Whether you wear running shoes that are too tight or you like to dress up your favorite jeans with a pair of heels that hug your feet in all the wrong places, chances are, you know when a blister is brewing.
At first glance, these tiny fluid-filled bubbles look relatively harmless. But after a few minutes of rubbing against your shoes, you’ll definitely wonder how to get rid of these gross annoyances.
What causes blisters?
In general, blisters occur due to friction and rubbing, Dr. Jackie Sutera, a surgically trained doctor of podiatric medicine, tells SheKnows. “Blisters are fluid buildups under the most superficial layers of skin that can form in areas of motion, such as joints,” she explains.
She says they typically form near bony prominences that make contact with the shoe while running or walking. “That friction causes the layers of the skin to pull apart and form a little bubble, which in turn, fills with fluid,” Sutera adds.
Excessive moisture like sweating can also encourage blister formation as well as shoes that are new, too tight or even too big.
How do you prevent blisters?
The best way to deal with blisters is to prevent them from happening in the first place, right? Well, sometimes that’s easier said than done. But if you want to give your feet a fighting chance, follow these expert tips to prevent blisters.
Buy well-fitting shoes
Your first line of defense is wearing shoes that fit properly. Running shoes should have about a half-inch from the longest toe to the front of the shoe, board-certified dermatologist Dr. Tsippora Shainhouse tells SheKnows. If they are too small, your toes will hit the front of the shoe.
“If they are too big, your heel will lift out and rub on the back of the shoe, causing a blister,” Shainhouse says. She also recommends round- or square-toe boxes since they allow your toes to have room to spread and move.
Choose the right fabrics
It's not just the size of the shoe that matters — it's also the fabric. Sutera recommends choosing shoes that have natural fabrics rather than hard or stiff synthetics.
Shainhouse agrees and says to stick with shoes made of breathable material, such as leather and canvas, and stay away from plastic, nylon or rubber.
Rotate your shoes
This is a trick runners swear by that might also work for your casual shoes. “The key is not to wear the same shoes two days in a row,” Shainhouse explains. This will help prevent friction in the same areas.
Wear the right socks
If you’re dealing with blisters, you need to ditch the cotton socks since they stay wet, and wet fabric can rub and create blisters. Instead of cotton, Shainhouse says to wear breathable synthetic socks, such as nylon and polyester, or wool-blend socks to wick away wetness. For those cute summer flats, try a pair of no-show liner socks to prevent the constant rubbing of your toes.
Use foot powder
Sutera recommends using foot powder on your feet to help absorb sweat and moisture. You can also use talcum or baby powder.
Use products made to prevent blisters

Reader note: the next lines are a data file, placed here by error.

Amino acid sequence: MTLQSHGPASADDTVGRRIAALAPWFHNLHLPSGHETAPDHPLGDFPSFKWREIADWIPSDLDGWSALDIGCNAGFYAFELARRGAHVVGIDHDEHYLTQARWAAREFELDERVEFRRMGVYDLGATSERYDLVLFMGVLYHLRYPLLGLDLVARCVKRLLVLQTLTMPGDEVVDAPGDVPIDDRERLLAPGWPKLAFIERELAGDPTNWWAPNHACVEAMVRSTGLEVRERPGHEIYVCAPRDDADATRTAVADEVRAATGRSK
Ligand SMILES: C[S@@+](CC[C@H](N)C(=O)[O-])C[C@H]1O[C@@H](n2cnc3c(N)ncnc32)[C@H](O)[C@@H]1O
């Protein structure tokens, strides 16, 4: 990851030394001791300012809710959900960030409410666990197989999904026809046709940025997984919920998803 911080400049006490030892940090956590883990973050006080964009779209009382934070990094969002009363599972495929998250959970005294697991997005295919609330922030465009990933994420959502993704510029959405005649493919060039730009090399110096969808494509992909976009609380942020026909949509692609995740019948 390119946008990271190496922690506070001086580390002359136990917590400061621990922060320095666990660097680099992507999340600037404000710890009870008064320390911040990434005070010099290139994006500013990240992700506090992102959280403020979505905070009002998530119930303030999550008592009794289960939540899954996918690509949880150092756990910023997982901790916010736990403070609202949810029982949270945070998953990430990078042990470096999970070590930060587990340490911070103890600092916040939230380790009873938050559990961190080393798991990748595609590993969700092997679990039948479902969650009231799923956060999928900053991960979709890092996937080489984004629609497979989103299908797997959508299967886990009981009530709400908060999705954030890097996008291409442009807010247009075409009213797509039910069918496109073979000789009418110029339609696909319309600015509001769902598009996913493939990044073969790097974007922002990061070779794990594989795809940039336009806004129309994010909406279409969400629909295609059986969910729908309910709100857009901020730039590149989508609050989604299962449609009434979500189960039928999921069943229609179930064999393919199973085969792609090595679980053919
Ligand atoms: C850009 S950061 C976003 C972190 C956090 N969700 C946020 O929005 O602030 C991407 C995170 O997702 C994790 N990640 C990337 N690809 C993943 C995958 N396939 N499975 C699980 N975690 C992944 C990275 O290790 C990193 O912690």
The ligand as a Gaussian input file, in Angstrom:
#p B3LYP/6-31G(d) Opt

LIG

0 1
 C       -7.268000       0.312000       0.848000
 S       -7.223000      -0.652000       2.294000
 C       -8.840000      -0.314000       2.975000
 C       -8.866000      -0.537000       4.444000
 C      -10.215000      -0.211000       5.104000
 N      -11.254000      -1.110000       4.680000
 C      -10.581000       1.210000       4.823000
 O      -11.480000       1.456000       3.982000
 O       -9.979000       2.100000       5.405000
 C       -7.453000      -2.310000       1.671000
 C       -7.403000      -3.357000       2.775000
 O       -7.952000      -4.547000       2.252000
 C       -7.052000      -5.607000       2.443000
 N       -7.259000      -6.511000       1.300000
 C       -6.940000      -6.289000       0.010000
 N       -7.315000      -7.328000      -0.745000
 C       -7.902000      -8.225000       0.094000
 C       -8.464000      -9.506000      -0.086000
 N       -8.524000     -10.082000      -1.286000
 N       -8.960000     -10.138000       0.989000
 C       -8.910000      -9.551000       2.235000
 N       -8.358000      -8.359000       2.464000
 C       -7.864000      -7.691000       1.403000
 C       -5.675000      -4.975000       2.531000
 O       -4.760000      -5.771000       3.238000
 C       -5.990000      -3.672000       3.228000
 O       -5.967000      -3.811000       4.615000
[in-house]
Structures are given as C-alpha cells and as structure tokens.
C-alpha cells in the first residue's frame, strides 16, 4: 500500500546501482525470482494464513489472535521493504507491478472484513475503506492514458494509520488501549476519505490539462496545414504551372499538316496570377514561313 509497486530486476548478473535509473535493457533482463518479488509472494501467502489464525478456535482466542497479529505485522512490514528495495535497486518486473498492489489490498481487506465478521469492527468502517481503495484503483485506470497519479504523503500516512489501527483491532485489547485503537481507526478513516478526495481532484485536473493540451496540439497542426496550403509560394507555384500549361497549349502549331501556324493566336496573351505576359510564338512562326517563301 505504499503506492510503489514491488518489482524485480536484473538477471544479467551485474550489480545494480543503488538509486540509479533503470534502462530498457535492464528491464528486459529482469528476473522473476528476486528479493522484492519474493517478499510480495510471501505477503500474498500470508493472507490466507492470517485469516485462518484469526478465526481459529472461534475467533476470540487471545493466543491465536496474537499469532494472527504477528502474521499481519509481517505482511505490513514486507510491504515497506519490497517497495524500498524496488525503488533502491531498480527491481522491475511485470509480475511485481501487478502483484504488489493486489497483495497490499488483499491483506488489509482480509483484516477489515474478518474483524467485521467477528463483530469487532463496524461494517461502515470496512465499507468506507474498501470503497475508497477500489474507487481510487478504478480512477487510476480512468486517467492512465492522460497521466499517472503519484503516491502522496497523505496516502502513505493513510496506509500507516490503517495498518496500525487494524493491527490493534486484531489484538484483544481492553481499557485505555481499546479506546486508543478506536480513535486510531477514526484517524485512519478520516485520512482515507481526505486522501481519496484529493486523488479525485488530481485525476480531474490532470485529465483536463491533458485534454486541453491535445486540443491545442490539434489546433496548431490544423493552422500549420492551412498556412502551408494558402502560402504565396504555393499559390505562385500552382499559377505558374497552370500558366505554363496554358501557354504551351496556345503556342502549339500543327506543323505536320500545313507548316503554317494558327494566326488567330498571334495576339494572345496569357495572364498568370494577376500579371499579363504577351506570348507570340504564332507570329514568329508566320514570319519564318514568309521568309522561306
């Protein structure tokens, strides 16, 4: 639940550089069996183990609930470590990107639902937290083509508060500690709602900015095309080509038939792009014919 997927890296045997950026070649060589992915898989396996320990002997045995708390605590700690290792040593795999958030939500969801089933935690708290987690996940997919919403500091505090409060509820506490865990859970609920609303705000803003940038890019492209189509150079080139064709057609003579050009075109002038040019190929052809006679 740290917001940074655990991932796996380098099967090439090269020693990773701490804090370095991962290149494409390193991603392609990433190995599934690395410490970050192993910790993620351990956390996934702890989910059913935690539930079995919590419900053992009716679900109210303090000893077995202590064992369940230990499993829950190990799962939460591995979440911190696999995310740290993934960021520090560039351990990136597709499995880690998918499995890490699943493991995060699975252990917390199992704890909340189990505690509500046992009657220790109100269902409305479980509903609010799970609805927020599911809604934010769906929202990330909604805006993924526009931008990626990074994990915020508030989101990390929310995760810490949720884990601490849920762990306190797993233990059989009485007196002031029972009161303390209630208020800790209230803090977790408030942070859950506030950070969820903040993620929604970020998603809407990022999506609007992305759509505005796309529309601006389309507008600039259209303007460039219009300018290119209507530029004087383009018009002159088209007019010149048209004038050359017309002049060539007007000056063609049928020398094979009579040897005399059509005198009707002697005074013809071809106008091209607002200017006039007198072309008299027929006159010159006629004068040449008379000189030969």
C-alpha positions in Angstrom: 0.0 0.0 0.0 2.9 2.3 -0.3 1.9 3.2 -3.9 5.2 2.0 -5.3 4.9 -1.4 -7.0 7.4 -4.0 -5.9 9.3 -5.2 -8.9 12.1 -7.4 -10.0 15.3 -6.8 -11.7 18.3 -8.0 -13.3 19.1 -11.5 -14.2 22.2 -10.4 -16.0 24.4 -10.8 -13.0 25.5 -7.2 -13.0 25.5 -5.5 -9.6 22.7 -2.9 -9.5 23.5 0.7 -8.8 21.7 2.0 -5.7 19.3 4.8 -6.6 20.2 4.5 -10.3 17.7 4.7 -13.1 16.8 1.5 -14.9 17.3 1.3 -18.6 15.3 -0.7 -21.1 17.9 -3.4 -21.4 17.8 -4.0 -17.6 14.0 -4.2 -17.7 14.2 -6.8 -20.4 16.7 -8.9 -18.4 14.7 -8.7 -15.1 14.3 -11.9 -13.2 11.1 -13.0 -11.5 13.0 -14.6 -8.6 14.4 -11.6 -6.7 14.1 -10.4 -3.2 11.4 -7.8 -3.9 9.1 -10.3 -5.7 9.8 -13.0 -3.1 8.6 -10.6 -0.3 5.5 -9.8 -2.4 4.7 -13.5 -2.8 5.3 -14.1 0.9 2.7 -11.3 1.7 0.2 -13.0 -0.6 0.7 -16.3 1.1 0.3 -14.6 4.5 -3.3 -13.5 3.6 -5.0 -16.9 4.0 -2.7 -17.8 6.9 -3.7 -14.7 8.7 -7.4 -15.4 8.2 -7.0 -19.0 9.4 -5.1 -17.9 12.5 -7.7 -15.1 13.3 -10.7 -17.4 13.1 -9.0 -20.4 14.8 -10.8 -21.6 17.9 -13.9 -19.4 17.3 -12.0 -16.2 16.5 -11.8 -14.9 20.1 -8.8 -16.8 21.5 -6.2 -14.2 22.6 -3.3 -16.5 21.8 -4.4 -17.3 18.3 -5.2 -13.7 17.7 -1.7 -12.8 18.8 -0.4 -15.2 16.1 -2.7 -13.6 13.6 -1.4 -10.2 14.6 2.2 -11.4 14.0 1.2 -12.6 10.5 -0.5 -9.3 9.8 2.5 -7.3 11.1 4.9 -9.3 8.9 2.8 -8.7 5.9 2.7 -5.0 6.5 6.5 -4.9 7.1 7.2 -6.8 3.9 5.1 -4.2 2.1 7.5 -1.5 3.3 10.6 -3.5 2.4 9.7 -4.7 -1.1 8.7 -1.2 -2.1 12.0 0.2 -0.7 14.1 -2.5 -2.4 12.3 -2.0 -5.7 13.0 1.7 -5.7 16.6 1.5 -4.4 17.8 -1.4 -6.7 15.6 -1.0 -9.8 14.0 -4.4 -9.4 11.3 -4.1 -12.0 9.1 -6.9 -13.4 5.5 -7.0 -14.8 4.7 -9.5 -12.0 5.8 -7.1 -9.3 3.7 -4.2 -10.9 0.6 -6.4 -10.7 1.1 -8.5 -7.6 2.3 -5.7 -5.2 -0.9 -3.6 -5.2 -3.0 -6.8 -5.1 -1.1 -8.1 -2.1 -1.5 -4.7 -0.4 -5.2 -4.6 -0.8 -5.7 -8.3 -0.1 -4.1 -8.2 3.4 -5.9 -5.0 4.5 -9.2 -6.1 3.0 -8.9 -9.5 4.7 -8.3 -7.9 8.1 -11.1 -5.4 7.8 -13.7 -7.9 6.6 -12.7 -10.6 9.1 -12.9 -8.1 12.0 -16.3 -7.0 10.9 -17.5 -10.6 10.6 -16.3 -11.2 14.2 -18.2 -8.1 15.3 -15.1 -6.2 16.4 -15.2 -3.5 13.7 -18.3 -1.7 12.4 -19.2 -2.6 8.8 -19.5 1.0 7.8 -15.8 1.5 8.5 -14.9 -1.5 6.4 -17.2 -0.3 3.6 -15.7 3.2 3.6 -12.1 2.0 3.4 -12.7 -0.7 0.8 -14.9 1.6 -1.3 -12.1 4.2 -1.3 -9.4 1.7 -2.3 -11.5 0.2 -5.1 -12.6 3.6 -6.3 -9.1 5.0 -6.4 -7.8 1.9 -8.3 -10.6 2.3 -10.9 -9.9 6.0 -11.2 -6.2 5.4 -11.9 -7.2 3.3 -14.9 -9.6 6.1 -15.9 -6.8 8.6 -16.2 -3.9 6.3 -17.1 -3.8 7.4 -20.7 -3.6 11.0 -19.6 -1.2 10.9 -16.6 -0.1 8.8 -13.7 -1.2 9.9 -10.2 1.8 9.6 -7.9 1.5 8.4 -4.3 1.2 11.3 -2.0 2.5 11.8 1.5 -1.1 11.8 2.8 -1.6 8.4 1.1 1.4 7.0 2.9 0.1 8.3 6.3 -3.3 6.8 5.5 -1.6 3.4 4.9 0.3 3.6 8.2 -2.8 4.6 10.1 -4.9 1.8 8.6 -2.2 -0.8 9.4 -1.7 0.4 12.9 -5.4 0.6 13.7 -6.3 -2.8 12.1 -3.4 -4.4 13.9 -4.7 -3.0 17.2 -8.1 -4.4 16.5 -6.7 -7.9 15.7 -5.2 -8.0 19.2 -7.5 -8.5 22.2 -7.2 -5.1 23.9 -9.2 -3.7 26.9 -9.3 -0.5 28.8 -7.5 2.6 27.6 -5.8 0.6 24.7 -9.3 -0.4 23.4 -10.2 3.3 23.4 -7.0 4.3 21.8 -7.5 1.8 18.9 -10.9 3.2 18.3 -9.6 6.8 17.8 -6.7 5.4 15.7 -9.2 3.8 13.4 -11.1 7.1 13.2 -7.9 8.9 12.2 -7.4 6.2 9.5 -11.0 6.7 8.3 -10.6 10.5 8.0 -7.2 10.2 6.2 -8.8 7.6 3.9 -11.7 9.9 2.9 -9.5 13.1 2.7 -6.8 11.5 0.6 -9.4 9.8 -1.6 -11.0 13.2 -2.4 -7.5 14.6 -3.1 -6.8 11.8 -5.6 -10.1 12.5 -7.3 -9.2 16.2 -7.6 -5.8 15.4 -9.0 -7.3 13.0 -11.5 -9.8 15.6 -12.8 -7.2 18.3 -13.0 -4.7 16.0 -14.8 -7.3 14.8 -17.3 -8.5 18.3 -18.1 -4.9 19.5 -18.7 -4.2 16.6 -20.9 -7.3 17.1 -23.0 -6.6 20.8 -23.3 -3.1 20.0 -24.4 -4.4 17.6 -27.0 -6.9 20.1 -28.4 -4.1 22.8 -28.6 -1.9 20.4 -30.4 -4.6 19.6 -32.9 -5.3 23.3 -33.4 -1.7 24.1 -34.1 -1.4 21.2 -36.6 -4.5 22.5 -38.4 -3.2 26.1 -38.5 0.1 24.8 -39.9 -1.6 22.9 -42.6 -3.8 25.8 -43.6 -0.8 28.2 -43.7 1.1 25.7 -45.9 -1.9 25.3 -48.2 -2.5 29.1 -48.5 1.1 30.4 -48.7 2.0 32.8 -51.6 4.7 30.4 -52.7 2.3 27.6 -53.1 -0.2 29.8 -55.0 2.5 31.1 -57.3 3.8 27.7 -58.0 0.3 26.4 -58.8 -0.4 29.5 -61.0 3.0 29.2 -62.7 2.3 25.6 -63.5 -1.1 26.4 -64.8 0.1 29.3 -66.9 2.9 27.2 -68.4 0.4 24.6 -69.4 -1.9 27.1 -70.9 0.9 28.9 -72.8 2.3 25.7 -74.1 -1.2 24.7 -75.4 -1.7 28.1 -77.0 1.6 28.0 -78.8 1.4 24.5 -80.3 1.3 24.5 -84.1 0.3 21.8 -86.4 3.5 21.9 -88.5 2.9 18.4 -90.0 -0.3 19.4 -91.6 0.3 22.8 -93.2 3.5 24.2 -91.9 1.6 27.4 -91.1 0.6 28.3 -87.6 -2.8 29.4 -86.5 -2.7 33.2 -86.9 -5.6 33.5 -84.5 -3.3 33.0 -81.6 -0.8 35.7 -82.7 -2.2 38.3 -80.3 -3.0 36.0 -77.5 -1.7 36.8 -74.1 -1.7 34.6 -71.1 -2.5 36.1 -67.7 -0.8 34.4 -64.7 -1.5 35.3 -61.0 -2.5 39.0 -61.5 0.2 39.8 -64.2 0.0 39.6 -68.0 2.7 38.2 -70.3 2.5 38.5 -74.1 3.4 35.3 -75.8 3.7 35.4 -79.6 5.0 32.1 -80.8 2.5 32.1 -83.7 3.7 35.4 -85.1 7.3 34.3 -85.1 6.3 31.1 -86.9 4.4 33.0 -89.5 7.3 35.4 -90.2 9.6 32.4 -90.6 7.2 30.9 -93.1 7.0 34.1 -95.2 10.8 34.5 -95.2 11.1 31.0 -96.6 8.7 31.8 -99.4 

Luckily, we're not on our own when it comes to blister prevention. Sutera says slicking on products such as a thin layer of anti-blister balm, like Band-Aid Friction Block Stick or petroleum jelly on your heels and toes can also help prevent your favorite shoes from rubbing you the wrong way.
There's also moleskin — the thin but sturdy cotton fabric favored by hikers. “Anticipate problem areas and wear a piece of moleskin on them under your socks before you give your shoes a chance to rub and create a blister or callus,” says Shainhouse.
How do you treat a blister?
If you have a blister, there’s a good chance you want to get rid of it, and fast. While it may seem harmless to pop it and move on, board-certified dermatologist Dr. Janet Prystowsky tells SheKnows this is not the way to go.
“Your skin is a natural barrier to bacteria and other infectious agents, and many times, when you have a blister, you don’t have immediate access to sterile first-aid supplies,” she explains. So, if you try to pop your blister with any sharp object, you lose that natural barrier.
Instead, Prystowsky says to cover your blister with antibiotic ointment and a bandage. “If it pops on its own, the bandage will absorb the fluid, and the antibiotic ointment will help decrease the risk of infection,” she says.
If you can avoid popping your blister, it’s best just to leave it alone and reduce activity until you have time to heal. Unfortunately, that’s not an option for many people. “A blister on your heel may impact your ability to work, so I recommend visiting a clinic to have your blister drained professionally,” Prystowsky says.
Your doctor can perform a simple in-office procedure to drain your blister. While you’re waiting to see your physician, make sure to keep the area clean by washing it with soap and soaking your foot in warm water mixed with Epsom salt. You can follow this up with a thin layer of topical antibiotic ointment.
And ideally, by using some of these tips for preventing blisters, you won't have to deal with them in the future.